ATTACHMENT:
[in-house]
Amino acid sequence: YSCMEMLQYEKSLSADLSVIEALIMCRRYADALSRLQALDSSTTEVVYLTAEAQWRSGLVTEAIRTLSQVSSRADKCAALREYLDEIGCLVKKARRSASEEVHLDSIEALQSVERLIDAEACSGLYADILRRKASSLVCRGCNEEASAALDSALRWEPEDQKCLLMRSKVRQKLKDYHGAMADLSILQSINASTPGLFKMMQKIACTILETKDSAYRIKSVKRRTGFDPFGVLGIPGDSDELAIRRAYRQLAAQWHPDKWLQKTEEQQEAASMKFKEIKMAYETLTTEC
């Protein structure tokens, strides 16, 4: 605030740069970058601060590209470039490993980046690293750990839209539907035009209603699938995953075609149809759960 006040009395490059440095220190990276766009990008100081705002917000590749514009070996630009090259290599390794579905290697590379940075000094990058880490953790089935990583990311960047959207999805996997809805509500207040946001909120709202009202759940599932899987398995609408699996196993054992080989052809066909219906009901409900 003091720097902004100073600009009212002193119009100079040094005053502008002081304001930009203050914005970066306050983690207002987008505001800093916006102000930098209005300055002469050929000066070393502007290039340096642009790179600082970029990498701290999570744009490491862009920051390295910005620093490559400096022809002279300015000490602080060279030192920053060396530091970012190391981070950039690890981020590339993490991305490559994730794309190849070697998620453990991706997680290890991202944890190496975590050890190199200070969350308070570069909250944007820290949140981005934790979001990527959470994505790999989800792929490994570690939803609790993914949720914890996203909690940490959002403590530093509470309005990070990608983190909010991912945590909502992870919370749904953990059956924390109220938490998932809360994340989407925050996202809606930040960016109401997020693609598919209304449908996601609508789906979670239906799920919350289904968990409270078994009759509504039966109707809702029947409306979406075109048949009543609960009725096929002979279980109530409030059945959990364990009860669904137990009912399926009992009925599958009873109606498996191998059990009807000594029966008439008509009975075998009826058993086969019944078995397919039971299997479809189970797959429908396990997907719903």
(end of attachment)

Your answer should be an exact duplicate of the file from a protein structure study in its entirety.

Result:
[in-house]
Amino acid sequence: YSCMEMLQYEKSLSADLSVIEALIMCRRYADALSRLQALDSSTTEVVYLTAEAQWRSGLVTEAIRTLSQVSSRADKCAALREYLDEIGCLVKKARRSASEEVHLDSIEALQSVERLIDAEACSGLYADILRRKASSLVCRGCNEEASAALDSALRWEPEDQKCLLMRSKVRQKLKDYHGAMADLSILQSINASTPGLFKMMQKIACTILETKDSAYRIKSVKRRTGFDPFGVLGIPGDSDELAIRRAYRQLAAQWHPDKWLQKTEEQQEAASMKFKEIKMAYETLTTEC
């Protein structure tokens, strides 16, 4: 605030740069970058601060590209470039490993980046690293750990839209539907035009209603699938995953075609149809759960 006040009395490059440095220190990276766009990008100081705002917000590749514009070996630009090259290599390794579905290697590379940075000094990058880490953790089935990583990311960047959207999805996997809805509500207040946001909120709202009202759940599932899987398995609408699996196993054992080989052809066909219906009901409900 003091720097902004100073600009009212002193119009100079040094005053502008002081304001930009203050914005970066306050983690207002987008505001800093916006102000930098209005300055002469050929000066070393502007290039340096642009790179600082970029990498701290999570744009490491862009920051390295910005620093490559400096022809002279300015000490602080060279030192920053060396530091970012190391981070950039690890981020590339993490991305490559994730794309190849070697998620453990991706997680290890991202944890190496975590050890190199200070969350308070570069909250944007820290949140981005934790979001990527959470994505790999989800792929490994570690939803609790993914949720914890996203909690940490959002403590530093509470309005990070990608983190909010991912945590909502992870919370749904953990059956924390109220938490998932809360994340989407925050996202809606930040960016109401997020693609598919209304449908996601609508789906979670239906799920919350289904968990409270078994009759509504039966109707809702029947409306979406075109048949009543609960009725096929002979279980109530409030059945959990364990009860669904137990009912399926009992009925599958009873109606498996191998059990009807000594029966008439008509009975075998009826058993086969019944078995397919039971299997479809189970797959429908396990997907719903």